We have also found that the measurement circuit of FIG. 2 has lower common mode errors than the topology of FIG. 1. Although common mode errors of differential amplifiers tend to improve with gain, they do not improve as much as they do in the circuit of FIG. 2. For example, the common mode rejection ratio (CMRR) of a conventional differential amplifier operating at a gain of 1000 is are approximately 35 dB less than the CMRR of the measurement circuit of FIG. 2 operating at the same gain.

FIG. 3 shows a more detailed embodiment of the measurement circuit of FIG. 2. In this exemplary embodiment, the feedback amplifier is seen to include three different stages: an input stage 322, and inverter stage 324, and an integrator stage 326. Each of these three stages is preferably implemented with a separate operational amplifier (op amp). The op amp used for the input stage 322 preferably has a low offset voltage and a high inherent common mode rejection ratio. The op amp used for the integrator stage 326 has an input resistor 344, an input capacitor 346, and a feedback capacitor 348, which together dominantly contribute to the open loop gain and frequency response of the feedback amplifier. The inverter stage 324 has input and feedback resistors 340 and 342 for achieving the desired inversion for establishing the proper feedback polarity and providing additional open loop gain. Alternatively, the inverter stage can be omitted, provided that the inputs to the input stage 322 are reversed to maintain the proper sense of the feedback.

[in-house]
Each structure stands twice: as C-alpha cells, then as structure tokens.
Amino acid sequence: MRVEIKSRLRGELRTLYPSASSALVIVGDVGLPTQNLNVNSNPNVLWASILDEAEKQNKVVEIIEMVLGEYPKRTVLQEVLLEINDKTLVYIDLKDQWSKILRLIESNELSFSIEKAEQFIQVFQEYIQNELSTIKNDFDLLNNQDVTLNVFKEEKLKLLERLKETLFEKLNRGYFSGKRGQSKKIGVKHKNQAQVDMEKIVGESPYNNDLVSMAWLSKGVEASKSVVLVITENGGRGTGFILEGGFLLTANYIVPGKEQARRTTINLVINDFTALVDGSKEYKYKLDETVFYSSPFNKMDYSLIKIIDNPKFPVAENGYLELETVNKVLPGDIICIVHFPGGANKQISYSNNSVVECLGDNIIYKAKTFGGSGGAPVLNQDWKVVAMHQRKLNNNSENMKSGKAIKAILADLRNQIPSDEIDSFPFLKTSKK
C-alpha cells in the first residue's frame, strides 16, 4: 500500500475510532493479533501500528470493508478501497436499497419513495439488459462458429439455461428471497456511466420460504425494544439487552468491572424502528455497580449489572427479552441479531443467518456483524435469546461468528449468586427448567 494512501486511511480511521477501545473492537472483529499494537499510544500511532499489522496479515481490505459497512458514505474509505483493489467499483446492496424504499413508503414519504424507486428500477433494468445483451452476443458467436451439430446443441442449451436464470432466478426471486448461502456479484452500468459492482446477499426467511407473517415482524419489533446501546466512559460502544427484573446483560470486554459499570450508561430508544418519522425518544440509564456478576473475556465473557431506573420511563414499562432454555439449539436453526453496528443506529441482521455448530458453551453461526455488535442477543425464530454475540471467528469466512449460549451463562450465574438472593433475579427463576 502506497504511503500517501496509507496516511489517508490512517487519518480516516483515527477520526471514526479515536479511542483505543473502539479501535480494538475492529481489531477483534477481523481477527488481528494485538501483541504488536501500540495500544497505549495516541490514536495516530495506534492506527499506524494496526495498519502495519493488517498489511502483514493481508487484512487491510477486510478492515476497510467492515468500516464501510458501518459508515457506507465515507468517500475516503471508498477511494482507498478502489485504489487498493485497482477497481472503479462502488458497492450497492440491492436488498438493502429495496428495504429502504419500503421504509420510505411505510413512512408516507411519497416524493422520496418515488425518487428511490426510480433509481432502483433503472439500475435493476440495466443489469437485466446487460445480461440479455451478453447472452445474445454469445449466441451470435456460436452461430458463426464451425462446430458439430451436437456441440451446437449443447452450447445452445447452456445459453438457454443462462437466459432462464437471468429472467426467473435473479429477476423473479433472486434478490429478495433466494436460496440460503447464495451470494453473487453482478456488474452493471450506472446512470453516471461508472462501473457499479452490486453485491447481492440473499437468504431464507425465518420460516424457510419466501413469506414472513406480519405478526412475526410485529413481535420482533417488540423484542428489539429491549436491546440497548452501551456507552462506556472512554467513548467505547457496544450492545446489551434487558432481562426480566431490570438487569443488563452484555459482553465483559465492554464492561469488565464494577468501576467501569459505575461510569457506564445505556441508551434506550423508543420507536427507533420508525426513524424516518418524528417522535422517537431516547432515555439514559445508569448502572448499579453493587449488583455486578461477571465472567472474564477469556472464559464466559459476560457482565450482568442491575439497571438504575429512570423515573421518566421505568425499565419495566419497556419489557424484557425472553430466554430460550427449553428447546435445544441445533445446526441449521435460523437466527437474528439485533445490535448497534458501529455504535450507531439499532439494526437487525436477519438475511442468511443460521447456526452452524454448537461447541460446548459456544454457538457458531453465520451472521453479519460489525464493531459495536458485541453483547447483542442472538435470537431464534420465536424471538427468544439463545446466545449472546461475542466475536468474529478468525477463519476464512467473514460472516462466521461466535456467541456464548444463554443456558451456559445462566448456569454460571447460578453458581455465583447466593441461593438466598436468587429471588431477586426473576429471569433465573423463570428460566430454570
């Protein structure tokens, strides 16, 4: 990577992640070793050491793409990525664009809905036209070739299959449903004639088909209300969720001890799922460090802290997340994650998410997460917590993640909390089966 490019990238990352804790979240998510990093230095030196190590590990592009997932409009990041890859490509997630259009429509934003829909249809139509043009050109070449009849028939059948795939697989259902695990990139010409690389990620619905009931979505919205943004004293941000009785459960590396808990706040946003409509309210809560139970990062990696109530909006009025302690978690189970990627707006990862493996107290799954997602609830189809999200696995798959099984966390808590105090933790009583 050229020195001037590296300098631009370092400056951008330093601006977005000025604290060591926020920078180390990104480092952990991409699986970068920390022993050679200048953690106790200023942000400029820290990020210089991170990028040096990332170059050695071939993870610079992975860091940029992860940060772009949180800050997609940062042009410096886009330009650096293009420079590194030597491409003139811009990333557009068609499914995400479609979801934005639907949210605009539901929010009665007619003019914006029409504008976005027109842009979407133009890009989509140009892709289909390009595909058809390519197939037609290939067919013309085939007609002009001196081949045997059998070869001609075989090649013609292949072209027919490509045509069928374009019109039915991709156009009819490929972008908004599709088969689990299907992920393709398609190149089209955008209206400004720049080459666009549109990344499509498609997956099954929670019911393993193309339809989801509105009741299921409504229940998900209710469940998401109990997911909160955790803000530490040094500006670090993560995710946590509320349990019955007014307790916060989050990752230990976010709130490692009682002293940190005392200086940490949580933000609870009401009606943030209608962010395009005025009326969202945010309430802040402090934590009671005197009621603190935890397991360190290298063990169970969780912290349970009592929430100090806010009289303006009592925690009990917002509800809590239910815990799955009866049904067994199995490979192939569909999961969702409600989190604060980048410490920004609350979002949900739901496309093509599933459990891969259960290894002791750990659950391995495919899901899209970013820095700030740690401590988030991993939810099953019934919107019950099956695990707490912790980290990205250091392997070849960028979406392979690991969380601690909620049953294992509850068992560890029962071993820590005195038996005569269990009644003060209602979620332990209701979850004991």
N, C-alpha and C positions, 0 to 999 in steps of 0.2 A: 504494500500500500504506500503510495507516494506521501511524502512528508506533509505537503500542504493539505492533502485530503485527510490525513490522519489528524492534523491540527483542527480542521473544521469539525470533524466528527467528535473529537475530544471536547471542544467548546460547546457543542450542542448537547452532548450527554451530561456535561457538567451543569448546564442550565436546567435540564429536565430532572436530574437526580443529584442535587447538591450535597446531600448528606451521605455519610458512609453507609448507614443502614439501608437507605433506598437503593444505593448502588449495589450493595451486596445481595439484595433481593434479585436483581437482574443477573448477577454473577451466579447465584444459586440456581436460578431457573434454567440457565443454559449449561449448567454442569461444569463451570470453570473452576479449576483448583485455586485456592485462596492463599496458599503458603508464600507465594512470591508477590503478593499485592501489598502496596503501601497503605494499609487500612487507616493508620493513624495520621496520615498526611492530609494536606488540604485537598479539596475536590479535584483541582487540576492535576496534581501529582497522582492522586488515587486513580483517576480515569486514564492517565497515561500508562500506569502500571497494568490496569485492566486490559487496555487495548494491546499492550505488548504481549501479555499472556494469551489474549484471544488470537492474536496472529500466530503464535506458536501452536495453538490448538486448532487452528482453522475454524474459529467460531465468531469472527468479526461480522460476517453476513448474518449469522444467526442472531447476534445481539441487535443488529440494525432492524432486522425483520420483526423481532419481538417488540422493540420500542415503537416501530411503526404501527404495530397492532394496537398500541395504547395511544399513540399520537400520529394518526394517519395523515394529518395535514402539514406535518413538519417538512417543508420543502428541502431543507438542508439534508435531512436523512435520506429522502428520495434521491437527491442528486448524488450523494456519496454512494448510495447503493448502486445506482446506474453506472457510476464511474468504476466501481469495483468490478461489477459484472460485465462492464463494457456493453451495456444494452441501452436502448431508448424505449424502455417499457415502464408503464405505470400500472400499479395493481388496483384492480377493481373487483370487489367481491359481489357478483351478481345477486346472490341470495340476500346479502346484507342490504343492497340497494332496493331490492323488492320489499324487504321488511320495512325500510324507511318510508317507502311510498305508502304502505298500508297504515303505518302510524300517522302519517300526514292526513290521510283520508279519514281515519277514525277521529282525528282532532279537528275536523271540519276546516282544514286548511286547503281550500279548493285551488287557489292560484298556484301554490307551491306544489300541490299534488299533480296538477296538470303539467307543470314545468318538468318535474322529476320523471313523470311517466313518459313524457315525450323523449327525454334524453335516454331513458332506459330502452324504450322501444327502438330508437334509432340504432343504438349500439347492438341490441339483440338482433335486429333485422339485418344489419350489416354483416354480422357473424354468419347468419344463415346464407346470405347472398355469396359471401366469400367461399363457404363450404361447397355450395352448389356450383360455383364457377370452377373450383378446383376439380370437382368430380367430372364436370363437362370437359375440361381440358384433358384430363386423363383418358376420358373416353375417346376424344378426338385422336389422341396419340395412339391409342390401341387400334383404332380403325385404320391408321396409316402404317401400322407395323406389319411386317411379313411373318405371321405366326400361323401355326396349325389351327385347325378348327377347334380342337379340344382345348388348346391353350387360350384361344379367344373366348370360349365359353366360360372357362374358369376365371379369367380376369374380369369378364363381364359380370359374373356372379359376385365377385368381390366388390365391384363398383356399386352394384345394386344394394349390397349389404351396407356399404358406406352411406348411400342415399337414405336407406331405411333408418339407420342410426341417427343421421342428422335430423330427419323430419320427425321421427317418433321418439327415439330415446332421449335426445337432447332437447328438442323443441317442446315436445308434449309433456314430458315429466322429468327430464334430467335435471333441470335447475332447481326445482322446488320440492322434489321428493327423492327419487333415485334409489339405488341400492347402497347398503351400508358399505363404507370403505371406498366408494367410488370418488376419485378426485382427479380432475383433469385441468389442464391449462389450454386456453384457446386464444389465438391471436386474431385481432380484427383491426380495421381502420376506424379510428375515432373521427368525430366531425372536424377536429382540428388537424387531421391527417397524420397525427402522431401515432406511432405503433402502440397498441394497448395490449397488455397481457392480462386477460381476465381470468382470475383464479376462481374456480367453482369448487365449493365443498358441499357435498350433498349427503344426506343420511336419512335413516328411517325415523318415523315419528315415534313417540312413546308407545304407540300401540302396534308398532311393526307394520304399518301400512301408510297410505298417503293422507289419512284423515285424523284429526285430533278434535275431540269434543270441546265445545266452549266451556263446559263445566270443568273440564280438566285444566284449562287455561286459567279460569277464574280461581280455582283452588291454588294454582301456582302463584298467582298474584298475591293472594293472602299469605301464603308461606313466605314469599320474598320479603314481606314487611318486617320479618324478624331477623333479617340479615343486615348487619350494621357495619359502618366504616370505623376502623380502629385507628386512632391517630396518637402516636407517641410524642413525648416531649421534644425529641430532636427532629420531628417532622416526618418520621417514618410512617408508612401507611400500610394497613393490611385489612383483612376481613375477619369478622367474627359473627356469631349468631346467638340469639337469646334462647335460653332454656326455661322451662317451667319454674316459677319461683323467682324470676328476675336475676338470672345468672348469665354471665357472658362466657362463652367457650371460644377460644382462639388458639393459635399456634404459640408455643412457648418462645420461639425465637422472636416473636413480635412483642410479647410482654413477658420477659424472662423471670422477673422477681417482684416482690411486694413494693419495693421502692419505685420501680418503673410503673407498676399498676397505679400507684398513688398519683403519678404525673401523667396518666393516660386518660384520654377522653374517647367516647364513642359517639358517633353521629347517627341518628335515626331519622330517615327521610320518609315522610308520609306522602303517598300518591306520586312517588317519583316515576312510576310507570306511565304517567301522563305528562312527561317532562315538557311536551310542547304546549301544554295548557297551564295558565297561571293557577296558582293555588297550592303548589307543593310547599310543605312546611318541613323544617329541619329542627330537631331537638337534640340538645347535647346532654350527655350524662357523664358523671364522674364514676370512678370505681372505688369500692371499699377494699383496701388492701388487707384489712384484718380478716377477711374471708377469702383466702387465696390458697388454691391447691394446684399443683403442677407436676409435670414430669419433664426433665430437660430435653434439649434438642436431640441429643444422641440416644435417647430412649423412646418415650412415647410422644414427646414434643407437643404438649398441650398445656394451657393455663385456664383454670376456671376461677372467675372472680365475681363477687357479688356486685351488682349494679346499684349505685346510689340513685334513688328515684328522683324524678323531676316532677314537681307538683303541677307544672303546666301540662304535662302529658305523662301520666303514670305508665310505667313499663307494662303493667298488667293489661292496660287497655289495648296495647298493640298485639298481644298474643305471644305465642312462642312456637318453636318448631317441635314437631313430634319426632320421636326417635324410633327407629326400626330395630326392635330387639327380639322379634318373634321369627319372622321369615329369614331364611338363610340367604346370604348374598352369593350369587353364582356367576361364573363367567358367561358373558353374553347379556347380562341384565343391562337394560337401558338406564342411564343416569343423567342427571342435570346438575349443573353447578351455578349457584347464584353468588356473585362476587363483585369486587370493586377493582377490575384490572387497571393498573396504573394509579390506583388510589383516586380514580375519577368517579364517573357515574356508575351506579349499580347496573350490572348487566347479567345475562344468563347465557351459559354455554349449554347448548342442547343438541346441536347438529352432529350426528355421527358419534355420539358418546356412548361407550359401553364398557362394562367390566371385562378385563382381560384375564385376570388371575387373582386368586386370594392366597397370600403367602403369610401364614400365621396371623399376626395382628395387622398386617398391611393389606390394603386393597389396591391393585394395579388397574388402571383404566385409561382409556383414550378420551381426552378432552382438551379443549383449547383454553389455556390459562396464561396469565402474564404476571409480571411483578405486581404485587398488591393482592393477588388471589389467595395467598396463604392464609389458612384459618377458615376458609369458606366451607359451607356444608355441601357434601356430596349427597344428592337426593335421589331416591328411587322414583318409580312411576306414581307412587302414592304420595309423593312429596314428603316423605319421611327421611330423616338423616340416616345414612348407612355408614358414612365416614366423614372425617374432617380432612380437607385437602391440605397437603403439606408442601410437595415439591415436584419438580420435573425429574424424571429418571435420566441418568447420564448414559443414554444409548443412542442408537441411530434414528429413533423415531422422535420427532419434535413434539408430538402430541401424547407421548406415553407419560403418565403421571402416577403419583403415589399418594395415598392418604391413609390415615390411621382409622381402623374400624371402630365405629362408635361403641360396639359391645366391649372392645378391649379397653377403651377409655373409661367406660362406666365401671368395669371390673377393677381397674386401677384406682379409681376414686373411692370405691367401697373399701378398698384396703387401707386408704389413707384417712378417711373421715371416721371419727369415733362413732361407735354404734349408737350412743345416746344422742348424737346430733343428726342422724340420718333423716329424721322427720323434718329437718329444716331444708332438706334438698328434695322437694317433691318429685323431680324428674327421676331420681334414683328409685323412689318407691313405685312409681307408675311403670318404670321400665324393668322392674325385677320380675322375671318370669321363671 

The attenuator of FIG. 3 is preferably implemented with a pair of resistors 328 and 330. The ratio of these resistors sets the gain of the feedback amplifier (“G” from the above equations), where the ratio of resistor 328 to resistor 330 equals G−1.

The integrator stage 326 improves the accuracy of the measurement circuit. As is known, integrators have extremely high gain at DC. Therefore, the output of the input stage 322 need only move by minute amounts to establish any desired output voltage of the feedback amplifier as a whole. This is important because the input stage 322 has finite open loop gain, i.e., it can only change its output voltage by experiencing a change in voltage between its non-inverting and inverting inputs. During closed loop operation, changes in output voltage thus effectively cause the circuit to suffer from an output-dependent offset error, which is reflected in the measurement result. The integrator stage 326 virtually eliminates this error by ensuring that the output of the input stage 322 never move by more than minute amounts.